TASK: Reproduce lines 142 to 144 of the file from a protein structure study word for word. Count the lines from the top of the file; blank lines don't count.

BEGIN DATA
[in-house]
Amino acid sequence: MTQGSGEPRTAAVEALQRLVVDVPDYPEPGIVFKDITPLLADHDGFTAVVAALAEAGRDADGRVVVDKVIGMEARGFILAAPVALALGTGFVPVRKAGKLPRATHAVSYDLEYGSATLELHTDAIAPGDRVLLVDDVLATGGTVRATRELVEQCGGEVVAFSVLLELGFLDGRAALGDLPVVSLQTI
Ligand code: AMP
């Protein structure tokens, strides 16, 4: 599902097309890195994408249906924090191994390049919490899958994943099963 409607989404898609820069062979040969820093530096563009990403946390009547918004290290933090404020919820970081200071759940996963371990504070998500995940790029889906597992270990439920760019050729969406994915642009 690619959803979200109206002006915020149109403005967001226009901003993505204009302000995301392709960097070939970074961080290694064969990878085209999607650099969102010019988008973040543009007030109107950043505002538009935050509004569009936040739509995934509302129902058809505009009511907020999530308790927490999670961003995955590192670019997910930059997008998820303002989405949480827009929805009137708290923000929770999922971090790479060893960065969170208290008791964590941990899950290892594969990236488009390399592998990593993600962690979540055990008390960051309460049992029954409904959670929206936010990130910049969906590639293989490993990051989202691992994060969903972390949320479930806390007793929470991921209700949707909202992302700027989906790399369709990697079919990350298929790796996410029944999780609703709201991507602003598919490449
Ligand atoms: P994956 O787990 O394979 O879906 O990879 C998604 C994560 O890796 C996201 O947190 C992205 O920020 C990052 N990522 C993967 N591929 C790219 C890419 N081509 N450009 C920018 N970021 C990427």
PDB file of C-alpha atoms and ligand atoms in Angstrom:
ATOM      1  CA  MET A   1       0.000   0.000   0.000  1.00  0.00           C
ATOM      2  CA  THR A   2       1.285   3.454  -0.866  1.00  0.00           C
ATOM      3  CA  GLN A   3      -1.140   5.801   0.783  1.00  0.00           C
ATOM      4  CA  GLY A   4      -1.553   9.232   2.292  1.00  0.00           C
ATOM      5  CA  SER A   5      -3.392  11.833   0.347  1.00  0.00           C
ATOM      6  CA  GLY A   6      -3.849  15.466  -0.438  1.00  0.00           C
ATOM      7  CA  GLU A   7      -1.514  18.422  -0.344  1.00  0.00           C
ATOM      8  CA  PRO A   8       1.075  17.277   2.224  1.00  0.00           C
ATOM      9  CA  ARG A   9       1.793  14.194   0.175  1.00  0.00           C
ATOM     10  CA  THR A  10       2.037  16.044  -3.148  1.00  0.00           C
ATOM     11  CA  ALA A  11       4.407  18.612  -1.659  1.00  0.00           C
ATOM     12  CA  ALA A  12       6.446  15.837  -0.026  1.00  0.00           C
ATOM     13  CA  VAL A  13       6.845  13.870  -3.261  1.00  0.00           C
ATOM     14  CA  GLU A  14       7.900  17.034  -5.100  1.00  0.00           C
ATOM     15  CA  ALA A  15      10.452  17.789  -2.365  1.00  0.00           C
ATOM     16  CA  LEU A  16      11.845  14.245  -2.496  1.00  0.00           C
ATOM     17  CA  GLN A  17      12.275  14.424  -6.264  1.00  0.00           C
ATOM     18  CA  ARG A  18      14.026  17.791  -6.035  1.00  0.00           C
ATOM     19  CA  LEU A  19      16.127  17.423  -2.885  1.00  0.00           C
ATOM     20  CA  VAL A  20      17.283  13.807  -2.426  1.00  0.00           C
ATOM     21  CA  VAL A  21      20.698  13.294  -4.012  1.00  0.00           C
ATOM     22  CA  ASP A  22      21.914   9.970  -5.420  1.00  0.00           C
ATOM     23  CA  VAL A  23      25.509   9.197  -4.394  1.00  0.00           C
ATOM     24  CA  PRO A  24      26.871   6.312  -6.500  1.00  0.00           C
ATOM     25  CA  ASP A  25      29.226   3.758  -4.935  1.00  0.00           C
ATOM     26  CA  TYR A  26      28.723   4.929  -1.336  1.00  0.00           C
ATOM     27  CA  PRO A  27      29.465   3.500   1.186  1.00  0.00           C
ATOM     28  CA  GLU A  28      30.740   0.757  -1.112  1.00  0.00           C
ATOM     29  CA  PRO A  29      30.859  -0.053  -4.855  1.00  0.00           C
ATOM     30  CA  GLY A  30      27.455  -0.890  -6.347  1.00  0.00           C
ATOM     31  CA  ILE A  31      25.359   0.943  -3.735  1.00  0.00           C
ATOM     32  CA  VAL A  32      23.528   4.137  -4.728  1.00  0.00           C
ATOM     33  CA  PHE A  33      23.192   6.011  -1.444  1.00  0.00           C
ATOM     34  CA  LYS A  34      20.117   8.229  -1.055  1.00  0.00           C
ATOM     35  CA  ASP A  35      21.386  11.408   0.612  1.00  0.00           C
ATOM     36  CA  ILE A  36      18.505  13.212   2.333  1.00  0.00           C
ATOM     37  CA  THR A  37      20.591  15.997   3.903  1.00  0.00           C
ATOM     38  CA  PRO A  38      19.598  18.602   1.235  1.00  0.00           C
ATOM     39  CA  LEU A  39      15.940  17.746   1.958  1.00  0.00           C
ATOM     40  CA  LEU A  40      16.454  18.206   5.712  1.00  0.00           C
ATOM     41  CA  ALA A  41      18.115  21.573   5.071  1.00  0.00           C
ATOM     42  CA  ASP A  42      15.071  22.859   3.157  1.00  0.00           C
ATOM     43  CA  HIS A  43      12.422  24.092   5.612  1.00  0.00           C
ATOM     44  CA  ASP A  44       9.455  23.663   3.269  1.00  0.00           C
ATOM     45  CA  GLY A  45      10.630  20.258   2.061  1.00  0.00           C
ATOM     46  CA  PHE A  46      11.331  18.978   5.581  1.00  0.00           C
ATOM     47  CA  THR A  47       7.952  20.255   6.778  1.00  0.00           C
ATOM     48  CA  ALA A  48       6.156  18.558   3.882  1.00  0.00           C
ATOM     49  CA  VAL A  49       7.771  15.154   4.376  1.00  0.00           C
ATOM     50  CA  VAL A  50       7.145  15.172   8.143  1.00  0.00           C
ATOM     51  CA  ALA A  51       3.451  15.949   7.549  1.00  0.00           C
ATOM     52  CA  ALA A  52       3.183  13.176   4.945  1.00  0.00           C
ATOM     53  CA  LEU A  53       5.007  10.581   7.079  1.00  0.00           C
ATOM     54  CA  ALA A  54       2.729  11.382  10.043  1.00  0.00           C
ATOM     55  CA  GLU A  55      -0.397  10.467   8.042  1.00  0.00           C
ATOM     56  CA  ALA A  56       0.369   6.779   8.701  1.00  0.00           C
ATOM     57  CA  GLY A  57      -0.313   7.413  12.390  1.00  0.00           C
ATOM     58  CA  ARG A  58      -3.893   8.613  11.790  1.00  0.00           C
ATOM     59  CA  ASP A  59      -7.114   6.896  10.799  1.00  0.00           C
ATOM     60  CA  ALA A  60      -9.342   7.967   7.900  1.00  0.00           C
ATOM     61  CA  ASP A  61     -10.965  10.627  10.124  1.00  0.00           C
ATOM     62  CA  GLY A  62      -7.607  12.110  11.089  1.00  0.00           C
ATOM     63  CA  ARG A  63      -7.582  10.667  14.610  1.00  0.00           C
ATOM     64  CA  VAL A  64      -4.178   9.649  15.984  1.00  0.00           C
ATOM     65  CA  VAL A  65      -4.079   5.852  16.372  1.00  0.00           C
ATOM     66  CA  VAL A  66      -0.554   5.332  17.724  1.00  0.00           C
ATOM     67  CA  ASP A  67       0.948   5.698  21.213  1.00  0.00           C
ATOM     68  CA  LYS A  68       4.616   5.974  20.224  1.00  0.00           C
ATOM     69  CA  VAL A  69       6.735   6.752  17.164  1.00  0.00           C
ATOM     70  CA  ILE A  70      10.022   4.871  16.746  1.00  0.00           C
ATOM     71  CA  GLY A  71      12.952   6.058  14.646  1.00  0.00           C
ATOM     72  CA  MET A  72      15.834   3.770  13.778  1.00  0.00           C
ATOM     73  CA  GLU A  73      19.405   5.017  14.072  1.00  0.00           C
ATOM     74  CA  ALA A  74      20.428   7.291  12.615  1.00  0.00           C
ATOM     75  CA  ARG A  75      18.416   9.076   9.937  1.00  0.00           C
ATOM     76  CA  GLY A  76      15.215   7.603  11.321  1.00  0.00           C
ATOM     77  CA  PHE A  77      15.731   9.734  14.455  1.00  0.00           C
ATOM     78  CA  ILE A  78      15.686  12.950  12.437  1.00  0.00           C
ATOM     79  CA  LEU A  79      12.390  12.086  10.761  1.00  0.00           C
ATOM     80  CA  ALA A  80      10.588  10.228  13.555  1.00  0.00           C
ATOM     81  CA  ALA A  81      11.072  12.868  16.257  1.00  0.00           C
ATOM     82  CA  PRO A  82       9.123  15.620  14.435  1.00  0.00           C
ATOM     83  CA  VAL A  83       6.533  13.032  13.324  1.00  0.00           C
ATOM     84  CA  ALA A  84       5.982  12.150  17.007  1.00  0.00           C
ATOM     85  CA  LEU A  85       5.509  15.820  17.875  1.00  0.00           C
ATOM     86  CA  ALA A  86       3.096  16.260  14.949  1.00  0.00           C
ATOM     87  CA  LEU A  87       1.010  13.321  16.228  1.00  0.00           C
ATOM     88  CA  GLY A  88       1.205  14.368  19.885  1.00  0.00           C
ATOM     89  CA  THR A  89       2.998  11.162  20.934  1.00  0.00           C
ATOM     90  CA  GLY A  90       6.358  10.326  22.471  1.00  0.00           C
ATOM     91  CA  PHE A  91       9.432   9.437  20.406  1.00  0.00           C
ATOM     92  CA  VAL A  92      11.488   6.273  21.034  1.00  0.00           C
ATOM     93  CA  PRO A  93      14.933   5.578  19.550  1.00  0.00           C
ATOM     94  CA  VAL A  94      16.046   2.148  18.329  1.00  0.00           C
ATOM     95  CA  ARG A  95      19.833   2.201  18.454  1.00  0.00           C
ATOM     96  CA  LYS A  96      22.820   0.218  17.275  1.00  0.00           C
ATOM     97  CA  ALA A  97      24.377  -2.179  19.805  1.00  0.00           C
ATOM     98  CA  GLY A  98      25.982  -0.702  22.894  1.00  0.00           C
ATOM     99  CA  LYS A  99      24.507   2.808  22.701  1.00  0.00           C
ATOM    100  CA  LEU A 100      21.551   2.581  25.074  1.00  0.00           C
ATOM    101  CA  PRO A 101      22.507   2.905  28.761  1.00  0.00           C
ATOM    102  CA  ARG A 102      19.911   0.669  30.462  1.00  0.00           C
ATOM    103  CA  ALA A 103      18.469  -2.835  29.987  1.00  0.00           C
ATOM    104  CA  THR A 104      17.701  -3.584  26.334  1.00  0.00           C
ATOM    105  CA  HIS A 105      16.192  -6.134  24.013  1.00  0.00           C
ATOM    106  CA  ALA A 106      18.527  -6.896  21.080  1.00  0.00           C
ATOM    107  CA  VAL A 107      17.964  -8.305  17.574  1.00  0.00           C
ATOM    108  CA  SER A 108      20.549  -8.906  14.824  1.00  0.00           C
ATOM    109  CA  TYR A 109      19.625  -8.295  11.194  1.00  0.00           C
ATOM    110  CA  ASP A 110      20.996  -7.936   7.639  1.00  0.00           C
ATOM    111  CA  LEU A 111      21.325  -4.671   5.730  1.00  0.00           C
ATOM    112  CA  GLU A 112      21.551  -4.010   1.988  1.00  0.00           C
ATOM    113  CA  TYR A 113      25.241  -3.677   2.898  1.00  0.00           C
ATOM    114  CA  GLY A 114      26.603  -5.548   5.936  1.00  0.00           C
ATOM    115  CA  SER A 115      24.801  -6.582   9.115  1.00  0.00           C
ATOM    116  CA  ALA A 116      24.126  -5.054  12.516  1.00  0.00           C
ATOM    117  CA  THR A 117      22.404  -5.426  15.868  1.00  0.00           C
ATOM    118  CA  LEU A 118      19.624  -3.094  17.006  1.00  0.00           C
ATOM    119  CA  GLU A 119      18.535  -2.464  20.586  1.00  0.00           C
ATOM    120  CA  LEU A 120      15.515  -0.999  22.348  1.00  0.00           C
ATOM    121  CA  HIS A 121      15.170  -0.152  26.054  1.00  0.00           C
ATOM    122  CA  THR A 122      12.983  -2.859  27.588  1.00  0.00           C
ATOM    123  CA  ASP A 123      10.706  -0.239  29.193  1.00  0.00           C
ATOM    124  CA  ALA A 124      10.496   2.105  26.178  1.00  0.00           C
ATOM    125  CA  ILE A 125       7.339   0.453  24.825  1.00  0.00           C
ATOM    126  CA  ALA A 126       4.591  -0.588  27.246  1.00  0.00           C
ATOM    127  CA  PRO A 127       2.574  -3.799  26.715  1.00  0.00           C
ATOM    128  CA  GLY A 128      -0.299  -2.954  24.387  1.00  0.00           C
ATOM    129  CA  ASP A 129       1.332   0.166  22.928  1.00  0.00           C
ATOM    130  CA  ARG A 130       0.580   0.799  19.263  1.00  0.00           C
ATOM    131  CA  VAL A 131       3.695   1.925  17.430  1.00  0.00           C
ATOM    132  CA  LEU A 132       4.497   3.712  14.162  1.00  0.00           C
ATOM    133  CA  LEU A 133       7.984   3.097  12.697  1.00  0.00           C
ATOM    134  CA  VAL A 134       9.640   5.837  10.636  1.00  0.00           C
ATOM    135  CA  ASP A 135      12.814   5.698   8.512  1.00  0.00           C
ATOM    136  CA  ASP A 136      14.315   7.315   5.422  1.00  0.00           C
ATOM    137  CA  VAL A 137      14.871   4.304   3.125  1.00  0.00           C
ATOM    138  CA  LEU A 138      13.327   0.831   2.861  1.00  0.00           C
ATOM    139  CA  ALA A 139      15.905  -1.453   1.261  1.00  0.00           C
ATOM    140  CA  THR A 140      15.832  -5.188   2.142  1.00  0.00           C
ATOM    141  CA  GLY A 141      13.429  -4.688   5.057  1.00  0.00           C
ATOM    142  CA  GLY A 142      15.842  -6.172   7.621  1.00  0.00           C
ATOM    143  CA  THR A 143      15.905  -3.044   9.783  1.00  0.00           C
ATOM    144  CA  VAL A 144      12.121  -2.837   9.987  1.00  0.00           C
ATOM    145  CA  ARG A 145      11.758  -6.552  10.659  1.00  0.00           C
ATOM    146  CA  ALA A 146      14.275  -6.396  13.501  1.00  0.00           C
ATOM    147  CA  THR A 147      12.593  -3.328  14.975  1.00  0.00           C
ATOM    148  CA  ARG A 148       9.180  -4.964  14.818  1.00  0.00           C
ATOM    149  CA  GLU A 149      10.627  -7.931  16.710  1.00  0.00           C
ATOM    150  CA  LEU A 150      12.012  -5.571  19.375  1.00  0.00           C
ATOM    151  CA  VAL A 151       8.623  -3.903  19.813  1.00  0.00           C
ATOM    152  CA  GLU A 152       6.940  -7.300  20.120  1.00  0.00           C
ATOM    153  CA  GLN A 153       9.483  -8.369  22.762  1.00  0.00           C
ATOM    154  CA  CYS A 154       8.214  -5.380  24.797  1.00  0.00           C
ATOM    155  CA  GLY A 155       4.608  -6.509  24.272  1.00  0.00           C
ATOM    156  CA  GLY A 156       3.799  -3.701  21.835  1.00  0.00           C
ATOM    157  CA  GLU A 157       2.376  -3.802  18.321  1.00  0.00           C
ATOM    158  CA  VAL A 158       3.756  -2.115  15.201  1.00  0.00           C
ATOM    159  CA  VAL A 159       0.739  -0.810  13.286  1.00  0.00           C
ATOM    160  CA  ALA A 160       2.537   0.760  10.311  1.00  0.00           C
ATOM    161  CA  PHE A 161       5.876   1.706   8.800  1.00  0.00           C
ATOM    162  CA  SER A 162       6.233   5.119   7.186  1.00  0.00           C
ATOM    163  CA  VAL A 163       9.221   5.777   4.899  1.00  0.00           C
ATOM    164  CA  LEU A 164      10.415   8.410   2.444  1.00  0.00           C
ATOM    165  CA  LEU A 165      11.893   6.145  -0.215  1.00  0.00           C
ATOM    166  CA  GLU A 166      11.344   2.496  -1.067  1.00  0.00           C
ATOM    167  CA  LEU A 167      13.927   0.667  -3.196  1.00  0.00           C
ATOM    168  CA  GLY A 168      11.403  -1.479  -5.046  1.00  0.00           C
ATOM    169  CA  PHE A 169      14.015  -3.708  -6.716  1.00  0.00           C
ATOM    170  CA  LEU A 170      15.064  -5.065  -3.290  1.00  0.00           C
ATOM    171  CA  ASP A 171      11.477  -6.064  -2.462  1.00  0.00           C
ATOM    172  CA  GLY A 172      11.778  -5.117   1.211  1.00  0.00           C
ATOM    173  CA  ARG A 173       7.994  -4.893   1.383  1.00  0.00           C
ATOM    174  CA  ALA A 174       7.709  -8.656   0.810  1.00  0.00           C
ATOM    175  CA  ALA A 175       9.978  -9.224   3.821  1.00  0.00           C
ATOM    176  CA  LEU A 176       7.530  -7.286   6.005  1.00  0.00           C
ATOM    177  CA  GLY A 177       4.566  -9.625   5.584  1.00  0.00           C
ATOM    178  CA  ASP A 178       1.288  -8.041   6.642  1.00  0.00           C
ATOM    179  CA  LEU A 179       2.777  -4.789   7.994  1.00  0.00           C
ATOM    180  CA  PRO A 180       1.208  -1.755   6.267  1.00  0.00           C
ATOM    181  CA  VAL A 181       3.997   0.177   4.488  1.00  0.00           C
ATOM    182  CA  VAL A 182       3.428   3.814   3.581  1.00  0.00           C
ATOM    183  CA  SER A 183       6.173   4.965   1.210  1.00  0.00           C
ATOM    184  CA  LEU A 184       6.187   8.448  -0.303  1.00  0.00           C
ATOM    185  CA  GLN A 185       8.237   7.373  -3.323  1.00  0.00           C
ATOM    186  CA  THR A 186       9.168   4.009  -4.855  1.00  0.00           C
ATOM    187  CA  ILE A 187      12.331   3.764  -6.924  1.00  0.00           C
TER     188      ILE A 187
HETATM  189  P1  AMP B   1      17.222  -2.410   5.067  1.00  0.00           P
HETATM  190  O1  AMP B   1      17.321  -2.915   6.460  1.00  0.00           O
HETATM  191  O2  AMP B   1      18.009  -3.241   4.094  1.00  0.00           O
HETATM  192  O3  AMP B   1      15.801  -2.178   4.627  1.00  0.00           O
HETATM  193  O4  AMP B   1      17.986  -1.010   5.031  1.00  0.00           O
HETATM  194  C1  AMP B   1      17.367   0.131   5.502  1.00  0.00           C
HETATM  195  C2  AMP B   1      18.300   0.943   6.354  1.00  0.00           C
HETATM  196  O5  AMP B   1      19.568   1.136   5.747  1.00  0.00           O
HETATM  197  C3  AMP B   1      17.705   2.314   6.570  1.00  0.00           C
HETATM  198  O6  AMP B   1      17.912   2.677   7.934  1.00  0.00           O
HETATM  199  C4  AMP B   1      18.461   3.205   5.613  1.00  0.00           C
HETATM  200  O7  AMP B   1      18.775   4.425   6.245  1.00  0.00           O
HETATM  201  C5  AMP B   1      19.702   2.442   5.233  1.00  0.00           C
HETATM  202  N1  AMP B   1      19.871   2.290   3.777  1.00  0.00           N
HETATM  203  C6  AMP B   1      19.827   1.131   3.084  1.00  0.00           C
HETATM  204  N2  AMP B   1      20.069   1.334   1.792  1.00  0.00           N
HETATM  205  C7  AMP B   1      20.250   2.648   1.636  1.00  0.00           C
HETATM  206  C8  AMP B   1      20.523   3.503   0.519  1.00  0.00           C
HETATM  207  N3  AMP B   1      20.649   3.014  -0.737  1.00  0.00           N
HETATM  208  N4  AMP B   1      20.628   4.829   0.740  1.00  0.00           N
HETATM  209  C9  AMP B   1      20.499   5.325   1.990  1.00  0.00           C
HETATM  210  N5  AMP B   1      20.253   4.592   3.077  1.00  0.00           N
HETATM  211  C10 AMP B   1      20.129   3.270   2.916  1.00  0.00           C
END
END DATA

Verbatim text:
ATOM    136  CA  ASP A 136      14.315   7.315   5.422  1.00  0.00           C
ATOM    137  CA  VAL A 137      14.871   4.304   3.125  1.00  0.00           C
ATOM    138  CA  LEU A 138      13.327   0.831   2.861  1.00  0.00           C